Legal Aid Society of San Mateo v. Dept. of FinanceAnnotate this Case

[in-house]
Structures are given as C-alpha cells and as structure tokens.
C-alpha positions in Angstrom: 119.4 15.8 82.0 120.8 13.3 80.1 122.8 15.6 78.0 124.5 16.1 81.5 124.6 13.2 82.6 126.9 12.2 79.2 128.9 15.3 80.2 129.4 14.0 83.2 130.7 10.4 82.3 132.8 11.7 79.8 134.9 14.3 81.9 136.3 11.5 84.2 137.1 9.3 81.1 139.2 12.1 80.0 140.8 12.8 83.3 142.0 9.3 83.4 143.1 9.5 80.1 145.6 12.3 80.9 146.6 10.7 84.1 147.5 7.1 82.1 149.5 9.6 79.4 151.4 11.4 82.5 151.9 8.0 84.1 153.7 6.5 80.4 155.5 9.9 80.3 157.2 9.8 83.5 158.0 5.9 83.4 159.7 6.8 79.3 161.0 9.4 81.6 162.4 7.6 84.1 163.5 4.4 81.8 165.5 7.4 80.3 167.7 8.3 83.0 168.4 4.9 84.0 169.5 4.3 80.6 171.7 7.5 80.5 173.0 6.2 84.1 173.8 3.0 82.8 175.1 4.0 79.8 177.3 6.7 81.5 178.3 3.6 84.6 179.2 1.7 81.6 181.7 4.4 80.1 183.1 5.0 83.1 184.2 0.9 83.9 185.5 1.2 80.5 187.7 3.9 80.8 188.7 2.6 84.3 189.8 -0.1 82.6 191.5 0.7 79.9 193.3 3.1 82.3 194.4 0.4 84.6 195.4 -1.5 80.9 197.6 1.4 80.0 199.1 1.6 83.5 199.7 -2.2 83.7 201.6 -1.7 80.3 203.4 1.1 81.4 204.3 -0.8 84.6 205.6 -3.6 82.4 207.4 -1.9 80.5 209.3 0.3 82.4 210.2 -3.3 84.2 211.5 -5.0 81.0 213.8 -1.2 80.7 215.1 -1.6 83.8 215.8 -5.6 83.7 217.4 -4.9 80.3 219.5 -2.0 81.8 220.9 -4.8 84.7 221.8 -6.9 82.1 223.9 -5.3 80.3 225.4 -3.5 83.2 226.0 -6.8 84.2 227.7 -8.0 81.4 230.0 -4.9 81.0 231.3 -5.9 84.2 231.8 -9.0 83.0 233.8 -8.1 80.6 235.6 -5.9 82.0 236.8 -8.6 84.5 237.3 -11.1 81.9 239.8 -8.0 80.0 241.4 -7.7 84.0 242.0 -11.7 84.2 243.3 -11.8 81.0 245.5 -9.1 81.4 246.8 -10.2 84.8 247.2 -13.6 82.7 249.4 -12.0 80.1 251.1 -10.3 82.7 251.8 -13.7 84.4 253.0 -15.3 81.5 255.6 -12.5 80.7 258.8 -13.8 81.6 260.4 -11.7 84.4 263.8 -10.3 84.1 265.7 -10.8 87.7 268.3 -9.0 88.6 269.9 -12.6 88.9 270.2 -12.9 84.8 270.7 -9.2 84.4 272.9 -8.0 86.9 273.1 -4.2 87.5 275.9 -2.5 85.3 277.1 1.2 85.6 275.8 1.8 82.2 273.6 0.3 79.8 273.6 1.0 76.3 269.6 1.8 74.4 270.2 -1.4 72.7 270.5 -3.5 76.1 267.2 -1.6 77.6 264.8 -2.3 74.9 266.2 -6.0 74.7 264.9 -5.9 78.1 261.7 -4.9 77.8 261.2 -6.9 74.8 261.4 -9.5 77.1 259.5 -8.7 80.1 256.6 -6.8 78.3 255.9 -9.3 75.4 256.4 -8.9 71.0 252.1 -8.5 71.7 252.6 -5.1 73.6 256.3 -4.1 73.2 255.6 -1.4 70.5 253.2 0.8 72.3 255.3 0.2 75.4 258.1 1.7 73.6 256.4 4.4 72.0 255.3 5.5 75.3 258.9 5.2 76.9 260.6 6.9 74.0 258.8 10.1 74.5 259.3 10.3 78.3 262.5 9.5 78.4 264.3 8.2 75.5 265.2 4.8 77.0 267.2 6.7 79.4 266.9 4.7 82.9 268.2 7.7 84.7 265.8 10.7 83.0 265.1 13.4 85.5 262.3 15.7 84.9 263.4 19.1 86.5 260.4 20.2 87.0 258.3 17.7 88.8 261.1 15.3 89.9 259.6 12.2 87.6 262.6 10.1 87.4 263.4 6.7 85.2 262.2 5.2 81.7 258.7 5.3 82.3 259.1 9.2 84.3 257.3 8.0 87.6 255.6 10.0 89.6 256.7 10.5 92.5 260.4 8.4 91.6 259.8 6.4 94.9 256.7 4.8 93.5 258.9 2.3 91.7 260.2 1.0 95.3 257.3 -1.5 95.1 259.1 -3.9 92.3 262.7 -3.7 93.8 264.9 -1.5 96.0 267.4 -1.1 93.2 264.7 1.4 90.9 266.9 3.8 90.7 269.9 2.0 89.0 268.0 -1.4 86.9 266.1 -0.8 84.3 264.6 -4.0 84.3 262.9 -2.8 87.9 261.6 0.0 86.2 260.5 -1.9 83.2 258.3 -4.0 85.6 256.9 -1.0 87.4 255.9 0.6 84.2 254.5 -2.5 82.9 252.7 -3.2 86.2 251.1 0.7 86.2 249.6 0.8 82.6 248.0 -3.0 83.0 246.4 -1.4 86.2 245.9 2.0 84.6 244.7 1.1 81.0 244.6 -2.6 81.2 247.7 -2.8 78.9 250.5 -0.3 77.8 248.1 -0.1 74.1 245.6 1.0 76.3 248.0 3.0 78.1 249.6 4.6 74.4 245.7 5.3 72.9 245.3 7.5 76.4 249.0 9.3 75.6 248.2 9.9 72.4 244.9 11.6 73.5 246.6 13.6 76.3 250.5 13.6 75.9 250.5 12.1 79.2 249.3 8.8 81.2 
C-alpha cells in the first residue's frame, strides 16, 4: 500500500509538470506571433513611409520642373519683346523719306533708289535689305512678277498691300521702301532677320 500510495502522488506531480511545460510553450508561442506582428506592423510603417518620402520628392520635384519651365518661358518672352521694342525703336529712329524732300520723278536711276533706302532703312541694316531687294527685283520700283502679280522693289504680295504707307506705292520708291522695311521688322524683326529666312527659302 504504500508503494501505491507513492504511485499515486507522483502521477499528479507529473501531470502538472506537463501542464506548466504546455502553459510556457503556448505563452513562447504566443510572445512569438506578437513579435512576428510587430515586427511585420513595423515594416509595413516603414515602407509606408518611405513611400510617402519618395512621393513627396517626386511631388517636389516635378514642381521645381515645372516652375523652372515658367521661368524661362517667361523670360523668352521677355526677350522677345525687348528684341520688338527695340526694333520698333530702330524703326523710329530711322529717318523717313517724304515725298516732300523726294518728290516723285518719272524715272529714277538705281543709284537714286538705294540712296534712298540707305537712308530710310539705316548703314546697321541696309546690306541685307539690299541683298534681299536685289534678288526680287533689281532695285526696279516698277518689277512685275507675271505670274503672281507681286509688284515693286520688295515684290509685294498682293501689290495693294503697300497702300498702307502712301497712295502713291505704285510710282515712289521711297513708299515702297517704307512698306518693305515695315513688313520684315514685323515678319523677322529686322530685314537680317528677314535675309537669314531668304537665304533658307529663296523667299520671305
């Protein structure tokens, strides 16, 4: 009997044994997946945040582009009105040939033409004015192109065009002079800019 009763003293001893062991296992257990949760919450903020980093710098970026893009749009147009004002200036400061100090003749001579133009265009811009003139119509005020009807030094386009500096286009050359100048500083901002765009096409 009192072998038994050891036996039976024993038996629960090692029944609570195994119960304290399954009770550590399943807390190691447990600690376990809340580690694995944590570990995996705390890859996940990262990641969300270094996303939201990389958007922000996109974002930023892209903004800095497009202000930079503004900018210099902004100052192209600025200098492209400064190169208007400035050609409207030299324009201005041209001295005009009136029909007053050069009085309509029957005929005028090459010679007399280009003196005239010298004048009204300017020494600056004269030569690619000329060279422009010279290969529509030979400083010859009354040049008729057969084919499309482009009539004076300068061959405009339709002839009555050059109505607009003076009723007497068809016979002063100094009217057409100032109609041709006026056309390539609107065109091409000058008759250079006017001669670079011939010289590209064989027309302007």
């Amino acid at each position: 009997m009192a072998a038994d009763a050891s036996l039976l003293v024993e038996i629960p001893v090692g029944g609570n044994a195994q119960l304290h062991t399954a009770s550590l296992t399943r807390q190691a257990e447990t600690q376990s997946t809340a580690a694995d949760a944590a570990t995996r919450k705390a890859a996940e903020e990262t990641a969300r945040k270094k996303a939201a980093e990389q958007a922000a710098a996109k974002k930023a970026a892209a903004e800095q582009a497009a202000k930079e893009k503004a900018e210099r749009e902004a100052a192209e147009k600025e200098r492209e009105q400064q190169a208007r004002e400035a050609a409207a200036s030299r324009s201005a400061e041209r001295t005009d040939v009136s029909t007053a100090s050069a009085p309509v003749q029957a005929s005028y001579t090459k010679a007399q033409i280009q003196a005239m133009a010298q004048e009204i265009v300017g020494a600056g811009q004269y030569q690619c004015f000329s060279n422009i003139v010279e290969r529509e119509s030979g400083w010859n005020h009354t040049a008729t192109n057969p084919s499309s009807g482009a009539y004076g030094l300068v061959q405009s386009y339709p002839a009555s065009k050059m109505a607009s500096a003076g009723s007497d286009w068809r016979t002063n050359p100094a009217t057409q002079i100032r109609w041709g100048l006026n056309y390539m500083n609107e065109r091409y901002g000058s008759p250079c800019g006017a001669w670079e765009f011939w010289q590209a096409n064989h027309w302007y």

In 1990, as the result of a dispute involving concerns about affordable housing for clients of plaintiff Legal Aid Society of San Mateo County (LAS), plaintiff City of Redwood City (Redwood City), the former redevelopment agency (RDA) formed by Redwood City, and LAS entered into an agreement. Pursuant to the agreement, the former RDA agreed to deposit $11,917,200 in tax increment funds into the Low and Moderate Income Housing Fund (LMI Housing Fund) it maintained pursuant to the requirements of the Community Redevelopment Law (CRL) to be used as housing funds consistent with the CRL. In 2011, faced with a state fiscal emergency, the California Legislature enacted the Dissolution Law, dissolving RDAs, eliminating tax increment financing, and transferring property taxes, including unencumbered funds in Low and Moderate Income Housing Funds, back to local governments and schools. Following the enactment of the Dissolution Law, plaintiffs’ position was that the $10,272,916 then on deposit in the LMI Housing Fund specifically attributable to the 1990 agreement, constituted an encumbered housing asset and thus was not subject to remit to the county auditor-controller. However, defendant Department of Finance (DOF) concluded these funds were unencumbered and directed the funds be remitted. Plaintiffs each filed writ petitions and complaints against DOF asserting that the funds were encumbered assets under the 1990 agreement and various provisions of the Dissolution Law and the CRL. The trial court denied the petitions, concluding that the subject funds were unencumbered, were not enforceable obligations within the meaning of the Dissolution Law, and were available for distribution to the local taxing entities. Plaintiffs separately appealed and the Court of Appeal granted plaintiffs’ motion to consolidate the appeals. Together plaintiffs asserted: (1) the 1990 agreement constituted an enforceable obligation; and (2) the $10,272,916 on deposit pursuant to the agreement could not be transferred to the taxing entities because the funds “are legally restricted as to purpose” within the meaning of Health & Safety Code section 34179.5 (c)(5)(B) and “are legally or contractually dedicated or restricted for the funding of an enforceable obligation” within the meaning of section 34179.5 (c)(5)(D). After review, the Court of Appeal agreed with plaintiffs and reversed.